In solidarity with garment workers in Bangladesh, 18MR pranked GAP clothing company with a fake website and Twitter account that affirmed their commitment to health and safety measures for workers. The campaign brought national pressure to the company’s unjust labor practices.
Stop COVID-19 Disinformation. Stop Anti-Asian Violence
The racism and disinformation spread online around COVID-19 and Asian Americans are putting lives in danger. We told Facebook, Twitter and YouTube to immediately shut down hate and misinformation about the pandemic on their platforms.
Representation in Media and Pop Culture
Create a Yuri Kochiyama Stamp – Yuri Kochiyama was one of the most renowned Asian American activists of all time. She supported Black liberation, fought US imperialism, and was an avid letter writer. We petitioned USPS to honor Yuri with a stamp and bring her story to millions across the US. Yuri’s stamp is currently in consideration at USPS.
Make Mulan Right
When a draft script of Disney’s live-action film The Legend of Mulan was leaked, 18MR learned that it featured a white man who travels to ancient China and rescues Mulan. We made #MakeMulanRight go viral and Disney promised to rewrite this white savior disaster.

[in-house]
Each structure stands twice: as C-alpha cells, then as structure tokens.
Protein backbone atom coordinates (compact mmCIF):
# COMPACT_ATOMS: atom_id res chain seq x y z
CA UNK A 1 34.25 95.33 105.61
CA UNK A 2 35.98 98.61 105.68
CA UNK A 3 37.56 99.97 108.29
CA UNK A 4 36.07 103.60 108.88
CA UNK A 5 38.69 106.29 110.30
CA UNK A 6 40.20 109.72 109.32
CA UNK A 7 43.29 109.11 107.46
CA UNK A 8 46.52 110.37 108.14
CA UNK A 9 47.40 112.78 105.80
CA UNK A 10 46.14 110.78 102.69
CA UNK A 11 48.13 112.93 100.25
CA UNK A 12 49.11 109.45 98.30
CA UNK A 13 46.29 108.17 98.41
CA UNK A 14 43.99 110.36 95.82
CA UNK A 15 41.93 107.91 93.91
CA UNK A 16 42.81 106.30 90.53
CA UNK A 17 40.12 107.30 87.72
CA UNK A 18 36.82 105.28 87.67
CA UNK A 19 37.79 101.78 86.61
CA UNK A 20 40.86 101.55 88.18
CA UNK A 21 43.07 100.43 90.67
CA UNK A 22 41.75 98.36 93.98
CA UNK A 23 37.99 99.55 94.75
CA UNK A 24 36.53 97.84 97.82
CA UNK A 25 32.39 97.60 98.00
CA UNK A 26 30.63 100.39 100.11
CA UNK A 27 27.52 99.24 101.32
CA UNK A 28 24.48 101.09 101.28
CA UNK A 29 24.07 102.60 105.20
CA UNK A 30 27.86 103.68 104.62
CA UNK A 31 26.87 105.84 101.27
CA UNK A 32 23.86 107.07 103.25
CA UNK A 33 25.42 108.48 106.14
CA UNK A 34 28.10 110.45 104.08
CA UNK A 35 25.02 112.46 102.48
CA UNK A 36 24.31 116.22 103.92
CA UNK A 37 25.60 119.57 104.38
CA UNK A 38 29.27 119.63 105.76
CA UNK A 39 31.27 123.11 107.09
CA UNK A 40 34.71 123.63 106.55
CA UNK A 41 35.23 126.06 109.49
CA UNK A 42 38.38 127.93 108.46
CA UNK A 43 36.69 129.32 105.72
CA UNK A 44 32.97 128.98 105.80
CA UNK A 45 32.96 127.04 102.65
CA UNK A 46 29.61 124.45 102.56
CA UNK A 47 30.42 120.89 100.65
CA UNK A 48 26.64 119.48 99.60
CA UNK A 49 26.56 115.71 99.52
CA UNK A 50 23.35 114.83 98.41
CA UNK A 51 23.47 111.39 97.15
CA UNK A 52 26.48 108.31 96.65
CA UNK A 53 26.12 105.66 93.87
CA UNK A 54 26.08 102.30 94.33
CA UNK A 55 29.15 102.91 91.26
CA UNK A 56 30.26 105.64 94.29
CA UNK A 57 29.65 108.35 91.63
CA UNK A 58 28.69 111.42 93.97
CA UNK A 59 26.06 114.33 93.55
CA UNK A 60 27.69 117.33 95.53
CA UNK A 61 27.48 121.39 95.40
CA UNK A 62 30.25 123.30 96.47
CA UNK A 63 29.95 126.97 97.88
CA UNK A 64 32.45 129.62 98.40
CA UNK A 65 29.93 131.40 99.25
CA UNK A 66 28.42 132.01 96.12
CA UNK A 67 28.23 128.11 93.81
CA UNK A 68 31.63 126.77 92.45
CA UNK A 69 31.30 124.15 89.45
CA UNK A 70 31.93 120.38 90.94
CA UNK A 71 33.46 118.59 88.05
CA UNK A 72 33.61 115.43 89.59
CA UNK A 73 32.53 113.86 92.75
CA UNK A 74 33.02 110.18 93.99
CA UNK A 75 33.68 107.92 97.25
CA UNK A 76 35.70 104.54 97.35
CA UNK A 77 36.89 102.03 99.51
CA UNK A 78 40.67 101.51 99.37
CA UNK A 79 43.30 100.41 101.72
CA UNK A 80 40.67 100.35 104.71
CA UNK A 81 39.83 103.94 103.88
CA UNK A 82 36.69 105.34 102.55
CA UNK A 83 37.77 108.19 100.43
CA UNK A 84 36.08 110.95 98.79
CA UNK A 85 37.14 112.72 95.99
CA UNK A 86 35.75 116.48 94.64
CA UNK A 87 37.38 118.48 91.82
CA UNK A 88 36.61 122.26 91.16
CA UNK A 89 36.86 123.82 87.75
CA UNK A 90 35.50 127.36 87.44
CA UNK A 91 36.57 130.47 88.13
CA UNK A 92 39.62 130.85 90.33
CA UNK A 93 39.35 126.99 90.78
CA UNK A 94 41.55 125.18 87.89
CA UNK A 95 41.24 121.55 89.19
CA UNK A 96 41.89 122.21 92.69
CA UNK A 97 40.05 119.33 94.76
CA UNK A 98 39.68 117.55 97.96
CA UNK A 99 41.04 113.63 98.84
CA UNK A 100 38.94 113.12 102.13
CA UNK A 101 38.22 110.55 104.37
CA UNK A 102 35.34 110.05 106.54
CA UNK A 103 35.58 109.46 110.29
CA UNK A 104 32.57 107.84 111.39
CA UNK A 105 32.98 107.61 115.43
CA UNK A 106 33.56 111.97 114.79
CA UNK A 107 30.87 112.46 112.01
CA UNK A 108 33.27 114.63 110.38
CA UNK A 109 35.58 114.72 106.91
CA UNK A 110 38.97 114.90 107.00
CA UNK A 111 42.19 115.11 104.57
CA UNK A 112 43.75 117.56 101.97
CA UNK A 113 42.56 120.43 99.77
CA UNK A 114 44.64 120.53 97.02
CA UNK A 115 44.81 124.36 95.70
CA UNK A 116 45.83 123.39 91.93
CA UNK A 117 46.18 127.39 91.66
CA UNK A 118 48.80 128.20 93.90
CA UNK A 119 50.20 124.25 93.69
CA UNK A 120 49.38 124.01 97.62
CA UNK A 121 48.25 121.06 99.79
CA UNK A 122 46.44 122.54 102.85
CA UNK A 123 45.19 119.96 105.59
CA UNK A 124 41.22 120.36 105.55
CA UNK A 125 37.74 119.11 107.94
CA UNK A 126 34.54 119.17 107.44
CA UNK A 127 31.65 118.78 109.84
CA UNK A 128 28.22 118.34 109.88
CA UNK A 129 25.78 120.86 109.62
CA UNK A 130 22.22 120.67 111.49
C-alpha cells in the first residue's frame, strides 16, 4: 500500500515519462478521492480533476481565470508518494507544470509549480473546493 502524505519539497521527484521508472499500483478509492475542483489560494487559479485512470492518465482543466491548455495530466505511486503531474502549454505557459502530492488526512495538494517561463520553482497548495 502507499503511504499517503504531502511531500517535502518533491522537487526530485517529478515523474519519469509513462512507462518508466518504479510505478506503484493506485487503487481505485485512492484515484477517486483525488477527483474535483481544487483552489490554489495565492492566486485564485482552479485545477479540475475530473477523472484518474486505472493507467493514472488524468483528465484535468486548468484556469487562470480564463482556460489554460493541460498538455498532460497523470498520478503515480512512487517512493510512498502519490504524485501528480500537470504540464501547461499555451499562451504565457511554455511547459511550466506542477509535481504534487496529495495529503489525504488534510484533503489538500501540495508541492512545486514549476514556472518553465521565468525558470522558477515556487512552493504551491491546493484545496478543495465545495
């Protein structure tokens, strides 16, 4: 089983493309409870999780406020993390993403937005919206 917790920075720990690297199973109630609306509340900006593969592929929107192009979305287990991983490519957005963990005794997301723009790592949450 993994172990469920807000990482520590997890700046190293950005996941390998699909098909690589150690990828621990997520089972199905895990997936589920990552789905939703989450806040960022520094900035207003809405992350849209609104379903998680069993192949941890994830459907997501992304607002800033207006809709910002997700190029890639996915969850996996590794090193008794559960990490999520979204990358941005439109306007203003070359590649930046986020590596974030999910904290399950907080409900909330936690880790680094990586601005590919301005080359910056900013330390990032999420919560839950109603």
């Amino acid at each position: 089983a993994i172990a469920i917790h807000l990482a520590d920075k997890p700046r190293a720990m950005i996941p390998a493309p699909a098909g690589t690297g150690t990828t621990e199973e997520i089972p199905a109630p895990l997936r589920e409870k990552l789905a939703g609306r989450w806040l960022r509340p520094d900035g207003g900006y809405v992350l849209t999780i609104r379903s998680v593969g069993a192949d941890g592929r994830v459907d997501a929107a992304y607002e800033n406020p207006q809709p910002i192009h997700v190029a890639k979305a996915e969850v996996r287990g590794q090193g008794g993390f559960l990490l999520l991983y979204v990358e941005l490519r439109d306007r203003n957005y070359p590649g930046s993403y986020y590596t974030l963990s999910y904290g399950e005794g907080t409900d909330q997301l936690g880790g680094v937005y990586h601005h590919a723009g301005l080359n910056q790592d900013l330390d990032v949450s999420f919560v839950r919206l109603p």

Language barriers and discrimination prevent voting access for millions of limited English speakers. We built an app designed to match multilingual volunteers with limited English speakers to protect access to voting.
No Citizenship Question on Census 2020
It’s critical for our communities to be counted on the Census to advocate for our fair share of resources in education, healthcare, and more. We fought a Citizenship Question on the 2020 Census because it would have depressed response rates, wasted taxpayer money, and killed chances of an accurate count.
Vote by Mail & Count Every Vote
During the 2020 elections, 18MR joined a coalition that demanded the Senate fund Vote by Mail so that everyone could participate in safe voting during the pandemic. We also pressured governors and election officials to count every vote, preventing undemocratic attacks on election results.
We also learned some important lessons along the way.
One year after our founding, we supported this viral media campaign and learned about the limits and dangers of activist celebrity culture.
Mark Wahlberg “Hate Crimes”s
In 2014, 18MR demanded actor Mark Wahlberg not be pardoned for attacking two Vietnamese men in 1988. In 2021, we came out as an abolitionist organization and grappled with the harm caused by the hate crimes laws and policing we advocated for in this earlier campaign.
THANK YOU TO OUR COMMUNITY
We are indebted to the countless friends, partners, and community members who have provided us with encouragement, guidance, resources, insight, and critique – all of which have transformed 18MR into who we are today. Here are only a few of our collaborators over 10 years:
- AAPIs for Civic Empowerment